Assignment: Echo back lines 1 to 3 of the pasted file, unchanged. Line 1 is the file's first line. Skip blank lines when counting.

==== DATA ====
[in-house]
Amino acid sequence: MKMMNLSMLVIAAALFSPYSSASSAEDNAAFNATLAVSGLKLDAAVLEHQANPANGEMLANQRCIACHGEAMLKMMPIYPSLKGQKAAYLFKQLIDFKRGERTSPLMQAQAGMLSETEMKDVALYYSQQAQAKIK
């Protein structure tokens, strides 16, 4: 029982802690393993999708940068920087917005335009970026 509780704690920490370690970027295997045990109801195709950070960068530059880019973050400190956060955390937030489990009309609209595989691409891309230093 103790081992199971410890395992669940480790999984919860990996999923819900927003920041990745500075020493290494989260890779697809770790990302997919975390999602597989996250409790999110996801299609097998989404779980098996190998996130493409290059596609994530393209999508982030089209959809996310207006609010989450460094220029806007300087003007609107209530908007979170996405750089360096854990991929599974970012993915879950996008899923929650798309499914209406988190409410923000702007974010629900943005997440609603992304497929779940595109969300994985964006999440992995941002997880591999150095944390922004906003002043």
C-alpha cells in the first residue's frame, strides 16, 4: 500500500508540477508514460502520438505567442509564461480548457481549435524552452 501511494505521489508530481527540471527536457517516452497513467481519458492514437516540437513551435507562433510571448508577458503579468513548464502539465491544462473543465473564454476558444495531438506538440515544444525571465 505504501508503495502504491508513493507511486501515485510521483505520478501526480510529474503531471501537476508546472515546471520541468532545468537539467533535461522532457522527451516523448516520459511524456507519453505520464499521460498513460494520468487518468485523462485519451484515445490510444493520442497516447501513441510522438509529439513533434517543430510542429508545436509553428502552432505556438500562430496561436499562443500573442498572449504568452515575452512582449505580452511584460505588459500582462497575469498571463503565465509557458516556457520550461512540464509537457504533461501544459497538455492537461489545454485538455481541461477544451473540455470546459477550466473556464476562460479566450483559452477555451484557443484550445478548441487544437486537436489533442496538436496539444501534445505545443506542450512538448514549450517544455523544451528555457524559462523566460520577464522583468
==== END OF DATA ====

[in-house]
Amino acid sequence: MKMMNLSMLVIAAALFSPYSSASSAEDNAAFNATLAVSGLKLDAAVLEHQANPANGEMLANQRCIACHGEAMLKMMPIYPSLKGQKAAYLFKQLIDFKRGERTSPLMQAQAGMLSETEMKDVALYYSQQAQAKIK
């Protein structure tokens, strides 16, 4: 029982802690393993999708940068920087917005335009970026 509780704690920490370690970027295997045990109801195709950070960068530059880019973050400190956060955390937030489990009309609209595989691409891309230093 103790081992199971410890395992669940480790999984919860990996999923819900927003920041990745500075020493290494989260890779697809770790990302997919975390999602597989996250409790999110996801299609097998989404779980098996190998996130493409290059596609994530393209999508982030089209959809996310207006609010989450460094220029806007300087003007609107209530908007979170996405750089360096854990991929599974970012993915879950996008899923929650798309499914209406988190409410923000702007974010629900943005997440609603992304497929779940595109969300994985964006999440992995941002997880591999150095944390922004906003002043």